Syrian Refugees Find Hope at ALC


“Why, God? I am dying, my family is hungry, I cannot work! Why is this happening to me?” Renas,* a Syrian refugee in Lebanon did not consider himself a religious man, but in his desperation, he cried out to God. Sadly, his story is a common one. The political-economic situation in Lebanon is critical for all nationalities living there. Seventy percent of gas stations have closed, and government electricity is shut off ninety percent of the time. Hospitals have canceled all procedures not considered life-threatening. Pharmacies have run out of basic medications. The Lebanese, sometimes frustrated by the number of Syrian refugees in the country, make employment and education nearly inaccessible to them so they will not feel comfortable enough to stay. Most refugee families are two to six months behind on rent and eat only one meal per day.

“Renas, don’t be afraid. I will be with you,” a Voice spoke. Renas turned to see a band of shining angels standing in the alley beside him. From that moment he began seeking God.

He found help at the Adventist Learning Center (ALC) where his children attended school. Established in 2013 to help meet the needs of Syrian refugee children in Lebanon, ALC shares the gospel through daily morning devotionals, weekly Sabbath services, an active teen ministry, and Bible study outreach to families. Last year, through miracles of Providence, the ministry was also able to provide food support for families, rent for families on the verge of eviction, and medical assistance for medications and emergency surgeries, including two open-heart surgeries.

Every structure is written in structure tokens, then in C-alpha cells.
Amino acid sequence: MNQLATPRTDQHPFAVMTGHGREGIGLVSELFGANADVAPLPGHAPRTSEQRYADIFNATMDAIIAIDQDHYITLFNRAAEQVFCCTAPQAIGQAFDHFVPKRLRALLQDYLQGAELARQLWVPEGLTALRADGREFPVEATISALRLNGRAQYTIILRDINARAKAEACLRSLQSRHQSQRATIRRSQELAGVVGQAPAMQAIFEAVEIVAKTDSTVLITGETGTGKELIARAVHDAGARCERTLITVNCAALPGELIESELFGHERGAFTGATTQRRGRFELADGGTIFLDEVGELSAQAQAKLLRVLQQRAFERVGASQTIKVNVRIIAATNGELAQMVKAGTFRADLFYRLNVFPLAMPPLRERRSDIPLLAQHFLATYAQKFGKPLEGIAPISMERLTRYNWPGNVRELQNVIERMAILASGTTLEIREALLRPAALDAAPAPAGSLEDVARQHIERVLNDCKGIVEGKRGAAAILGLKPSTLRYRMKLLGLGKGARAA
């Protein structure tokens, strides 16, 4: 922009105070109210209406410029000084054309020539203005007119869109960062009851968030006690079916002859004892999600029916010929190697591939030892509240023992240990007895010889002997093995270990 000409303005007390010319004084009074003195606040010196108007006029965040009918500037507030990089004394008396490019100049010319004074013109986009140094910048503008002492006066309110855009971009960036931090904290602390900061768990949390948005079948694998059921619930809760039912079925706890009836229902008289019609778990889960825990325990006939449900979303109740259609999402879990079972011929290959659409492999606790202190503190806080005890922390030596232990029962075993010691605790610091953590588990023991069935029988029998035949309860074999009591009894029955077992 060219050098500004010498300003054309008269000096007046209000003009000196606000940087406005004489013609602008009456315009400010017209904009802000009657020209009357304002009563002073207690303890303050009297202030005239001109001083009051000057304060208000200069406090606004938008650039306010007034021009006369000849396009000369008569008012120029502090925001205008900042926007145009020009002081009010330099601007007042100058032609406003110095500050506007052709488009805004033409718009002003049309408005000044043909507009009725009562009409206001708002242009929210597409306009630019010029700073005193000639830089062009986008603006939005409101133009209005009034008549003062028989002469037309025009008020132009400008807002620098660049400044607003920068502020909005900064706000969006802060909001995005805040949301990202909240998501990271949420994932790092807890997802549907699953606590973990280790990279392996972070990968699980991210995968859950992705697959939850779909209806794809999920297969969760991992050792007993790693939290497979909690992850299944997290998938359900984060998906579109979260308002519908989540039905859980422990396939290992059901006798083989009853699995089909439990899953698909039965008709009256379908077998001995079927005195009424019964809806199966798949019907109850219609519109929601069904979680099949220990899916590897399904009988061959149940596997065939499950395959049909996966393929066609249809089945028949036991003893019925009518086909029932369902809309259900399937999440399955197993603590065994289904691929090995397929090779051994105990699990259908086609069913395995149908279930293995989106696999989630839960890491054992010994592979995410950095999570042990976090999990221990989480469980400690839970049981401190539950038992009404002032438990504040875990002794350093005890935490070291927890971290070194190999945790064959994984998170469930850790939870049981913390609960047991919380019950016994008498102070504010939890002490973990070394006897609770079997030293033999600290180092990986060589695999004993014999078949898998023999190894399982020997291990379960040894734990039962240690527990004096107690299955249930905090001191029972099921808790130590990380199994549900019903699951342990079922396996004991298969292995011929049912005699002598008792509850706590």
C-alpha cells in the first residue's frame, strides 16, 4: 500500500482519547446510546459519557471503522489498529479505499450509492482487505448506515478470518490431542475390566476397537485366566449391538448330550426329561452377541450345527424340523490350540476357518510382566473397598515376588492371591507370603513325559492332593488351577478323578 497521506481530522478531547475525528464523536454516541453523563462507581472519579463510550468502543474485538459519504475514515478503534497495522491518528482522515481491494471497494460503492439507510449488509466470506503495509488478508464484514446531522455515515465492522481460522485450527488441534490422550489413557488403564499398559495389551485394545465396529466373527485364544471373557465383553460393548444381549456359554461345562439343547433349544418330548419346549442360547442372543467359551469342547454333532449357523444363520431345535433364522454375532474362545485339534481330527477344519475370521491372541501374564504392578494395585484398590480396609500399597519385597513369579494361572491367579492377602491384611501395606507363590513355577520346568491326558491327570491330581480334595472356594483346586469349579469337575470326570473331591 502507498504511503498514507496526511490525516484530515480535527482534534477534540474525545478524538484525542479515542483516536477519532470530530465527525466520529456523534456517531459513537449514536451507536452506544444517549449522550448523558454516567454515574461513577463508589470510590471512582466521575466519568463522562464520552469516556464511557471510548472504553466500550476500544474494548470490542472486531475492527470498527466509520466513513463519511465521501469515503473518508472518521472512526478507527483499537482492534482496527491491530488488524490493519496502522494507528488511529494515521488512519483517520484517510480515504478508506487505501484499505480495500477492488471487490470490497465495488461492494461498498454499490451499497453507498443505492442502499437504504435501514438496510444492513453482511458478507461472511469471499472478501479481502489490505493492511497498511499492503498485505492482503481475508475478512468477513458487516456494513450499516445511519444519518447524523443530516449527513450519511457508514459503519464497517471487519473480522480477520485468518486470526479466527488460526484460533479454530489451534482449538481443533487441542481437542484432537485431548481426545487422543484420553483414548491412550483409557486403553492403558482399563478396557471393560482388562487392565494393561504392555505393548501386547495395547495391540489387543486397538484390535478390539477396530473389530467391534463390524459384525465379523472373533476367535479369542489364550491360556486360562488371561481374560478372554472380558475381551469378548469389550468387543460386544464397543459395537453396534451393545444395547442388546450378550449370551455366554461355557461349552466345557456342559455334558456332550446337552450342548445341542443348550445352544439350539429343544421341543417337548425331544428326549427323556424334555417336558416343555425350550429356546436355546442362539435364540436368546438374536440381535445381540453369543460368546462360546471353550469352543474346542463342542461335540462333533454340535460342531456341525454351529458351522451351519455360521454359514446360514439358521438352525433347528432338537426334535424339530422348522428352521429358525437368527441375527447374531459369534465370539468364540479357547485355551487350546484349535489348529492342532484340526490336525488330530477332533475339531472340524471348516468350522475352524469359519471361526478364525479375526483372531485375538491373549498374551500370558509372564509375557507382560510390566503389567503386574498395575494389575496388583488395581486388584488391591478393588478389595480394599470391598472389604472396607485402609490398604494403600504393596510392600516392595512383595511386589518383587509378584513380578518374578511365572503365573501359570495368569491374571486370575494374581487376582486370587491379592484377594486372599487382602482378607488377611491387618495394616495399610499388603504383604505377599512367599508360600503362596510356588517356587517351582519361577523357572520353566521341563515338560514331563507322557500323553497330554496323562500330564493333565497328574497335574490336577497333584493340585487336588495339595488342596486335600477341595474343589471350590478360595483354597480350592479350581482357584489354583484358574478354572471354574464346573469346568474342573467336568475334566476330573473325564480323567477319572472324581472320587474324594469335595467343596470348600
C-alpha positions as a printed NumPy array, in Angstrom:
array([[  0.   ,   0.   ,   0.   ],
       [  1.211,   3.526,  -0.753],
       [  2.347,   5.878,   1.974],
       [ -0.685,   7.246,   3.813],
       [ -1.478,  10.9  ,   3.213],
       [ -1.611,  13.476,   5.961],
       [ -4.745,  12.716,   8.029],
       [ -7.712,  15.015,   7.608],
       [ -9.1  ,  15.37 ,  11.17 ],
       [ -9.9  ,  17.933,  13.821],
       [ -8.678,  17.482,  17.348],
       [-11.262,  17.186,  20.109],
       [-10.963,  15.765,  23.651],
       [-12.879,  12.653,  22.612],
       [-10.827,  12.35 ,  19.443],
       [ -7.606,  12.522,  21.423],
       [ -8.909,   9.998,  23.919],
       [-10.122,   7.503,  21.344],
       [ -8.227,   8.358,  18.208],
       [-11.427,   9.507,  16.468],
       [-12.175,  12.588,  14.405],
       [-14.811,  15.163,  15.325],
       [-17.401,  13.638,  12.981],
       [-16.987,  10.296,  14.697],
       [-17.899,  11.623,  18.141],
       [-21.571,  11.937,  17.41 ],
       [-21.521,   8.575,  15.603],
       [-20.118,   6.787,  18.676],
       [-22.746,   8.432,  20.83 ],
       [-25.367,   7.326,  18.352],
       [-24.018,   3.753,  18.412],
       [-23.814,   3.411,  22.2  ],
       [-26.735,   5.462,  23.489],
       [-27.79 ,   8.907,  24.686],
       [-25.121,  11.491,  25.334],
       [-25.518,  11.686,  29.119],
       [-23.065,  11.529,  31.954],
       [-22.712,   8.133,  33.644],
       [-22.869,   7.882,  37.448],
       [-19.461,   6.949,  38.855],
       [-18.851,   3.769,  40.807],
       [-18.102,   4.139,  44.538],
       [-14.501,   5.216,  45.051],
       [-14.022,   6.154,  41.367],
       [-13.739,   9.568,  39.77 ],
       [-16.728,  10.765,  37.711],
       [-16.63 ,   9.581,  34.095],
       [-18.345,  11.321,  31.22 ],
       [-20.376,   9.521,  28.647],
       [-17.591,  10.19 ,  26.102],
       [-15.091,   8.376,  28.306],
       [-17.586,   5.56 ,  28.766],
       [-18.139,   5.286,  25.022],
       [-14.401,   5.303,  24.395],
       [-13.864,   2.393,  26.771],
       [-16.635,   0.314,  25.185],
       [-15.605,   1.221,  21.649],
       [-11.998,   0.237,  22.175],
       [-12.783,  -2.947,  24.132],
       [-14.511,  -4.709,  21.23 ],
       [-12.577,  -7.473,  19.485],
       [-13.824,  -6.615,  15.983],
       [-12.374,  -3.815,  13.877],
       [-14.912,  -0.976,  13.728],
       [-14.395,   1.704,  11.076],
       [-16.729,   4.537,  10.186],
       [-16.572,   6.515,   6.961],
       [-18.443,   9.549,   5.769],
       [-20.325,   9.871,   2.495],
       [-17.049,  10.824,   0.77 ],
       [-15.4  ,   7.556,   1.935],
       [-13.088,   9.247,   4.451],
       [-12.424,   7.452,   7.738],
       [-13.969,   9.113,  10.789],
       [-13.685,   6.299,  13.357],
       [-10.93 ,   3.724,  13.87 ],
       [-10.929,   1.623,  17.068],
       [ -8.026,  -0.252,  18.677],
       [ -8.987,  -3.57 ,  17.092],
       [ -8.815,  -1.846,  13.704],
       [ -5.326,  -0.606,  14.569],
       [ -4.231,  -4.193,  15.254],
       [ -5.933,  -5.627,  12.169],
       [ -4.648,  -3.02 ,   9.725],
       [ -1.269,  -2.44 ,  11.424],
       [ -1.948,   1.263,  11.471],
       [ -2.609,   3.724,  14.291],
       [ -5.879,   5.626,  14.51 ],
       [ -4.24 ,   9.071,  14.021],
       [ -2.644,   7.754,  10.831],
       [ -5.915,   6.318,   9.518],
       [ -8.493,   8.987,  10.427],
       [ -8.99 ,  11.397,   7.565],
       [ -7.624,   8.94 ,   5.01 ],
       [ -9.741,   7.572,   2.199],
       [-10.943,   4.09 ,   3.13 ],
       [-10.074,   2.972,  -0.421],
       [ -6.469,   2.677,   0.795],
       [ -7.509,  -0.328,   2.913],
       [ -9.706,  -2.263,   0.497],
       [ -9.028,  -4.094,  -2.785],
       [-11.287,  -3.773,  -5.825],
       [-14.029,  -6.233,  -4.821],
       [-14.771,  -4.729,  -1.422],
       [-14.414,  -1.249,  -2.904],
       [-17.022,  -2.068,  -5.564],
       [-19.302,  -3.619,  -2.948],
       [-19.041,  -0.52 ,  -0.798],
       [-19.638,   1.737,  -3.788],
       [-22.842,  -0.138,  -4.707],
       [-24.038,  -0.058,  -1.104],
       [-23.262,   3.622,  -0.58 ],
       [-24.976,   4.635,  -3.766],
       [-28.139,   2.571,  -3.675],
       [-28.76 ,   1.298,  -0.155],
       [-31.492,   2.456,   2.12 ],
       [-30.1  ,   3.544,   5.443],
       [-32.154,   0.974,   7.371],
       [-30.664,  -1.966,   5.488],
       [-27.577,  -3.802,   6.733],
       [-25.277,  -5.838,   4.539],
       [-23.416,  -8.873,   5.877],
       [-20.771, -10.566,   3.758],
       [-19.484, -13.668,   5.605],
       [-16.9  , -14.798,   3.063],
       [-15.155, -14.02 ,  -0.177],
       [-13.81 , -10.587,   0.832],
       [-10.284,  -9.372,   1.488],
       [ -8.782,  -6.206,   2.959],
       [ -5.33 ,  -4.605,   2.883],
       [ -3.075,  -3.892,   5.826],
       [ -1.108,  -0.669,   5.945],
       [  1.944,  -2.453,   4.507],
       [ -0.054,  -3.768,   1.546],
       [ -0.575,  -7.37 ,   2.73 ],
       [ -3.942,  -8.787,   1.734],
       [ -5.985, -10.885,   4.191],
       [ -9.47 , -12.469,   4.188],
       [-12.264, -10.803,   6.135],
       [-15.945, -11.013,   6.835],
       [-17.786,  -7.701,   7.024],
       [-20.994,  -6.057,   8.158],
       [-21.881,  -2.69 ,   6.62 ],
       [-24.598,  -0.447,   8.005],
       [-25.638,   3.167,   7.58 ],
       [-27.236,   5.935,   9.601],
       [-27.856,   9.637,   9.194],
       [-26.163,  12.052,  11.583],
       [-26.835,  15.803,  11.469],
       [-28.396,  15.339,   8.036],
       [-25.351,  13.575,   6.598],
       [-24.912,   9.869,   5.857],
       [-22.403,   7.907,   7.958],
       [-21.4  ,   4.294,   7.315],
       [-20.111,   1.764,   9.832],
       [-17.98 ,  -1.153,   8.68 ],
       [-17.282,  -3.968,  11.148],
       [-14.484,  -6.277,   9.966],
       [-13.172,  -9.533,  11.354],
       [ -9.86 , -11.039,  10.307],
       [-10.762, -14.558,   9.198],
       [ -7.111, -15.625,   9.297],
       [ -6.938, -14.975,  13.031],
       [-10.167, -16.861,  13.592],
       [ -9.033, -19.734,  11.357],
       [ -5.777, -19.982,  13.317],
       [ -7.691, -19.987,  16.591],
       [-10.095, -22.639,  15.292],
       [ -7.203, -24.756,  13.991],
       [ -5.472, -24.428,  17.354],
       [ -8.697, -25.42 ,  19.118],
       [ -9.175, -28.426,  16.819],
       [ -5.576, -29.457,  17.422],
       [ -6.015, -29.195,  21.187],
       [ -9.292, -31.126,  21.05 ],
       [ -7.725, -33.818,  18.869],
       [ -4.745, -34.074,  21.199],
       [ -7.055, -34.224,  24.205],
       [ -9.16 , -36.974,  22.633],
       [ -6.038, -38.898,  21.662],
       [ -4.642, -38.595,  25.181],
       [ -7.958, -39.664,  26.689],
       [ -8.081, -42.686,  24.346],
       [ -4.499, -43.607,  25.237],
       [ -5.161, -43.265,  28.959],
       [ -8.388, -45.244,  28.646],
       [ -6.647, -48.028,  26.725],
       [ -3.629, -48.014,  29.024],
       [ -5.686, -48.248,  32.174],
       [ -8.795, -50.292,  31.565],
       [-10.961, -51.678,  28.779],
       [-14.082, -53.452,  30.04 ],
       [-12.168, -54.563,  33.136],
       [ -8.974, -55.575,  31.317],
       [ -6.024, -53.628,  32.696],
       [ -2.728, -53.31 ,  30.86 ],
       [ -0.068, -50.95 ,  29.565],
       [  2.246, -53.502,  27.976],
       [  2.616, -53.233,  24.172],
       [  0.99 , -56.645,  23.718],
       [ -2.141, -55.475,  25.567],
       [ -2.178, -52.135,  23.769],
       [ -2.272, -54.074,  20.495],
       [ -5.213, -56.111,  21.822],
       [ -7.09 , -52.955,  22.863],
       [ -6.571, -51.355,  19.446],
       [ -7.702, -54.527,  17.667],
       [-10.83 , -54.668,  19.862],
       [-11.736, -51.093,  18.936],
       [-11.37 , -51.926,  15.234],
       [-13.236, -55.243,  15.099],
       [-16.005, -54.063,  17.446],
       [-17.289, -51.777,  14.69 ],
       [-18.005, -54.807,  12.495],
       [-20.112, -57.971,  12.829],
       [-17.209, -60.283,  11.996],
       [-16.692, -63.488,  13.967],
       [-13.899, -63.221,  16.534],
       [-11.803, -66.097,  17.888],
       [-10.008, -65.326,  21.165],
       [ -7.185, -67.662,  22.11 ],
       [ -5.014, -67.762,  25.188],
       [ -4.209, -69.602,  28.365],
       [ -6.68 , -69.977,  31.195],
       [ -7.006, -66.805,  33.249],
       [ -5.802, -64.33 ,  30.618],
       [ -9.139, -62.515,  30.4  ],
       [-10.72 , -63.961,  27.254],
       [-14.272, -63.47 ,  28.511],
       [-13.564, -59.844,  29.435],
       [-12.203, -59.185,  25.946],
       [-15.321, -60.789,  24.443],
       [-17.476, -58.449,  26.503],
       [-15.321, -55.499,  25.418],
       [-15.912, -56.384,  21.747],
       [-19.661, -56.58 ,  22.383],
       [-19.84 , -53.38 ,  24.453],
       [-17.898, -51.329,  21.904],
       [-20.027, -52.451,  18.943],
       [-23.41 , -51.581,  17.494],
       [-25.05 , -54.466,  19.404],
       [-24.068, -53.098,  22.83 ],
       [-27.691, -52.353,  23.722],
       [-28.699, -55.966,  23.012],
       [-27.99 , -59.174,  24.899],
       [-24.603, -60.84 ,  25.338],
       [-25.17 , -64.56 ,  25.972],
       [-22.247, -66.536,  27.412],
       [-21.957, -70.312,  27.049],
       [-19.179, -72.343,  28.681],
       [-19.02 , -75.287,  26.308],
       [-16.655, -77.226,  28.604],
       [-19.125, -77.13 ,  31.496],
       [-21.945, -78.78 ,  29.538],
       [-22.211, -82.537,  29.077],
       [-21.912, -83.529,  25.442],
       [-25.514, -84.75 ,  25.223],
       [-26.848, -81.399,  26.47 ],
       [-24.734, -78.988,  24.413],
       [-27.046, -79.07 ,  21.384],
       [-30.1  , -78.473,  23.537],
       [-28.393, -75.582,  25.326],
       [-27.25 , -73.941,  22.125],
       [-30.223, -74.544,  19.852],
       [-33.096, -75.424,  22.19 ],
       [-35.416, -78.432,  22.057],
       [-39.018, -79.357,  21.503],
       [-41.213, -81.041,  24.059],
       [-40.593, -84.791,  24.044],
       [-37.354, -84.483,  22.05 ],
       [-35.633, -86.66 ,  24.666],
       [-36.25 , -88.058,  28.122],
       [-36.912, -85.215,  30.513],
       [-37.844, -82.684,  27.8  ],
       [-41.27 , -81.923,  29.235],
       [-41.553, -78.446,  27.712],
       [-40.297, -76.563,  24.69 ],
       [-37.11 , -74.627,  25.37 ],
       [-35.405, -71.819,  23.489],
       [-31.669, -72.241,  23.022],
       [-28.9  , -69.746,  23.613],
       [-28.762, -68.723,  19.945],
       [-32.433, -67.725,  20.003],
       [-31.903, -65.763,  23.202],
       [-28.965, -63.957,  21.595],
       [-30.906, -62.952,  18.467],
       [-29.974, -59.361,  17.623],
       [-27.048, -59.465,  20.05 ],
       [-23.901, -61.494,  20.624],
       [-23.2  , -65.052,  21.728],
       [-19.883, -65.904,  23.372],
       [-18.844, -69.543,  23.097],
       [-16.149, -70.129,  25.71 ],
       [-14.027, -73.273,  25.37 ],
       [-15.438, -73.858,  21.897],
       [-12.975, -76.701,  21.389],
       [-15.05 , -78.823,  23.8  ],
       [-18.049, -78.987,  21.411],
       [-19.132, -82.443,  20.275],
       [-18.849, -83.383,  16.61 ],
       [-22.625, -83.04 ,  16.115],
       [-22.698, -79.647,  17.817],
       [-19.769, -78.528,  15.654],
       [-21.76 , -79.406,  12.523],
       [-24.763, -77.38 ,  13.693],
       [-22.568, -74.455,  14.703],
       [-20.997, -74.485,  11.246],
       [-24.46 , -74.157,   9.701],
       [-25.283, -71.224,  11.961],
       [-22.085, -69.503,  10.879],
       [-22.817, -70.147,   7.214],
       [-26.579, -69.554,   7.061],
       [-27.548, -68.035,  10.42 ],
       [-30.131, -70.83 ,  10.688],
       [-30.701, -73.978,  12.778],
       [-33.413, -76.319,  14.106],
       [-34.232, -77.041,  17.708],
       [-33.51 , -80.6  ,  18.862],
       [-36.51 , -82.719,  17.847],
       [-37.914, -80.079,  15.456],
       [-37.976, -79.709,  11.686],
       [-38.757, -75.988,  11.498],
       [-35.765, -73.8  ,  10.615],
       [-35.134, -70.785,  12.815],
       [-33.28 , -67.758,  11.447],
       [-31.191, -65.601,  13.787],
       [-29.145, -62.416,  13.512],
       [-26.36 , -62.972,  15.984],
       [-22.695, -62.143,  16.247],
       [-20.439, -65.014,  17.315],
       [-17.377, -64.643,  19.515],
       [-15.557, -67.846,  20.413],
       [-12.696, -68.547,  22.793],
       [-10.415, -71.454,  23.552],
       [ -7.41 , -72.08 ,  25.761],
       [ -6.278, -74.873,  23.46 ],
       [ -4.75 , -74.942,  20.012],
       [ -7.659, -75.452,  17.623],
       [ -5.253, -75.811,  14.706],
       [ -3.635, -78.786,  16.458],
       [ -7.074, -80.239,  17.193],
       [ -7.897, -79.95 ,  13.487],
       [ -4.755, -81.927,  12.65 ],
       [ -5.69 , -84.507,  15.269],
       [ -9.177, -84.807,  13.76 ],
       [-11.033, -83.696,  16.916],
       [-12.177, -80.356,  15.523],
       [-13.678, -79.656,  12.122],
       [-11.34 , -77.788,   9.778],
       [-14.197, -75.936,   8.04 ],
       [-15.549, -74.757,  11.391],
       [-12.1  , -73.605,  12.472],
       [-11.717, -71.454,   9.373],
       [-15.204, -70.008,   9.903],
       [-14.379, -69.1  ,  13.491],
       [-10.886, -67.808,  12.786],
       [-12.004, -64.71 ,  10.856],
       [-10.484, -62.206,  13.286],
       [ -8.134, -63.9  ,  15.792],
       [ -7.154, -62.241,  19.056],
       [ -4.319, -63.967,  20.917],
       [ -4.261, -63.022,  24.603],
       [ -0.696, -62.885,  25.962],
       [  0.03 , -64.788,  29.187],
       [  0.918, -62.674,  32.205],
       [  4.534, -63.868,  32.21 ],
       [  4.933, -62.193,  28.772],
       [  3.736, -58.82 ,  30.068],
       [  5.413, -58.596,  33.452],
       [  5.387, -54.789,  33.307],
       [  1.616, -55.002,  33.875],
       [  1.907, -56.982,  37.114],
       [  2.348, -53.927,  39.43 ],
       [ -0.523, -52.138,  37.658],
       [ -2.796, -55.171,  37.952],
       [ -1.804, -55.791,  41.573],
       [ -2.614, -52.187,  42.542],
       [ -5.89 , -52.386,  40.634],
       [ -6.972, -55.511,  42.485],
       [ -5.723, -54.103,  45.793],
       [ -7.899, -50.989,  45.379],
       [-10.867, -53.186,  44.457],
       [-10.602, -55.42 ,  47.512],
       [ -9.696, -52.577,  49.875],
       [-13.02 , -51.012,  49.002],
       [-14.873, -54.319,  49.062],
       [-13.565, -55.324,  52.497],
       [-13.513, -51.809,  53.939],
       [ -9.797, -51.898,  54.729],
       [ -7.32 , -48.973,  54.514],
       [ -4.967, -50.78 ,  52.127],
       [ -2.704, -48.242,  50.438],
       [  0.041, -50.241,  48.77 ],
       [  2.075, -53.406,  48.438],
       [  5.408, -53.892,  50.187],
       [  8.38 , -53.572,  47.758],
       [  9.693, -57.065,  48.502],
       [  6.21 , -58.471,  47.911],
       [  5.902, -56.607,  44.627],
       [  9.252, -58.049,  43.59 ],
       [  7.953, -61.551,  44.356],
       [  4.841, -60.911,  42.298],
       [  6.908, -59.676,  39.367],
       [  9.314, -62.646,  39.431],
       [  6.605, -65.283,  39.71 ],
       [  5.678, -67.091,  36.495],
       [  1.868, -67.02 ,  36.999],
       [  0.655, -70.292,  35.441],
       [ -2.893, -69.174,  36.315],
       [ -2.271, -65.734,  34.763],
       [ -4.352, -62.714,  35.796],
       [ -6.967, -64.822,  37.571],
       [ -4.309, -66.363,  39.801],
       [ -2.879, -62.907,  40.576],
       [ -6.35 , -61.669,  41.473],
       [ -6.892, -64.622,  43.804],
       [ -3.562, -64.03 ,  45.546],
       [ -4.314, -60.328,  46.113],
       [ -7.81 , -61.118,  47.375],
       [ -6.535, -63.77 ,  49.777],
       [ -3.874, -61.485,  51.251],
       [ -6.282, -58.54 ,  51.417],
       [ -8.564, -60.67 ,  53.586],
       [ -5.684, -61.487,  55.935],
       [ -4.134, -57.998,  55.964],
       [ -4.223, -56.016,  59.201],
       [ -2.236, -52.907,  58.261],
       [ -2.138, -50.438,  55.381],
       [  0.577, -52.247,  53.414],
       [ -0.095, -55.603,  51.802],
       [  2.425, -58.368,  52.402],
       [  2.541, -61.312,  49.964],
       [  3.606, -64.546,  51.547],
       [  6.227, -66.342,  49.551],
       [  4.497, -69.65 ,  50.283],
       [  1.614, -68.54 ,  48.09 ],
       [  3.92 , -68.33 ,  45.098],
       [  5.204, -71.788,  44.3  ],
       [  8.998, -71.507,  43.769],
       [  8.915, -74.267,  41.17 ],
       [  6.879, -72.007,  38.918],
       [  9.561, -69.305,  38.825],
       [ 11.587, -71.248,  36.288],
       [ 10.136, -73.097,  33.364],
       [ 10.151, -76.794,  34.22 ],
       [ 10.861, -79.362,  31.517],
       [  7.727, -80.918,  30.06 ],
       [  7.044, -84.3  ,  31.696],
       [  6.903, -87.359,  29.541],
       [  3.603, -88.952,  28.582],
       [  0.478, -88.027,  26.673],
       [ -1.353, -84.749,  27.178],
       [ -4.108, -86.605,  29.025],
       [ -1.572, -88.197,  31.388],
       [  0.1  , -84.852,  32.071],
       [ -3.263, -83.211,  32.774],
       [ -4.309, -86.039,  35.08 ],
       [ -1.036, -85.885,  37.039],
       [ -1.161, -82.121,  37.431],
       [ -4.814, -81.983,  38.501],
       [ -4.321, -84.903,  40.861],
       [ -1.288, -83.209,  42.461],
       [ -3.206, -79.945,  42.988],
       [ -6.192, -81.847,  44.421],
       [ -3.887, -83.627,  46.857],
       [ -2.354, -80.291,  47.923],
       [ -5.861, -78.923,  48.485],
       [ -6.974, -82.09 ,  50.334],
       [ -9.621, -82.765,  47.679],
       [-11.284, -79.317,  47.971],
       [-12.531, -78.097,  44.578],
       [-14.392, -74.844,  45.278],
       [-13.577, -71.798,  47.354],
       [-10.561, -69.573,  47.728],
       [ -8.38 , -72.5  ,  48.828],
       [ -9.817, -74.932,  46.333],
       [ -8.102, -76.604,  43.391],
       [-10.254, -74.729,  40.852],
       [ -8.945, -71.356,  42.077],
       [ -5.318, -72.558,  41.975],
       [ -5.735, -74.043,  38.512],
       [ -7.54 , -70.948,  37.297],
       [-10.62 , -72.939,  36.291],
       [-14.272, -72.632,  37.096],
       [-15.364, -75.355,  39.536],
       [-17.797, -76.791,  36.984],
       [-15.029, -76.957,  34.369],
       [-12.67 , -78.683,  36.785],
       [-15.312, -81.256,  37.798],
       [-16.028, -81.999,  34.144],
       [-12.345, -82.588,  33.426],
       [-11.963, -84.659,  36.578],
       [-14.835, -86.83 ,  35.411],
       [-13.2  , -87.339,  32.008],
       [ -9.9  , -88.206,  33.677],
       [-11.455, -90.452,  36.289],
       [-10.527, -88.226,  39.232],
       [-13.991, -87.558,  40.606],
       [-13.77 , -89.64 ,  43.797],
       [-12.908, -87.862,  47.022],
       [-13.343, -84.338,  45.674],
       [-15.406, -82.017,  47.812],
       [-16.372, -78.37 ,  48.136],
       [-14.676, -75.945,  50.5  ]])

Prior to COVID-19, 300 members were attending church services, and they are still being nurtured through Zoom fellowship and small group meetings, as government quarantine restrictions allow. For the last three years, ASAP Ministries has partnered with the General Conference, providing financial support for two ALC teachers. One ASAP-sponsored teacher reported, “We pray with our students every day and the children are recognizing answers to their prayers.”

The Adventist church members, through the ministry of ALC, embraced Renas with love and acceptance. Within a year he was sharing Jesus with all who would listen, “If you want to know who the real people of God are, they are the Seventh-day Adventists,” he says. “They helped me when no one else would.” God miraculously healed his terminal lung disease, and today, Renas is a Global Mission pioneer, leading the first Adventist Kurdish fellowship of about 80 members. Each week he conducts online Bible studies with over 100 Kurdish people around the globe. His wife, Aska,* is an ASAP Bible worker. Each week she visits six to eight refugee families, giving Bible studies and sharing her testimony, in addition to leading a youth ministry program. Already three families have been baptized as a result of the couple’s work and more are asking for Bible studies. Please keep these faithful workers in your prayers.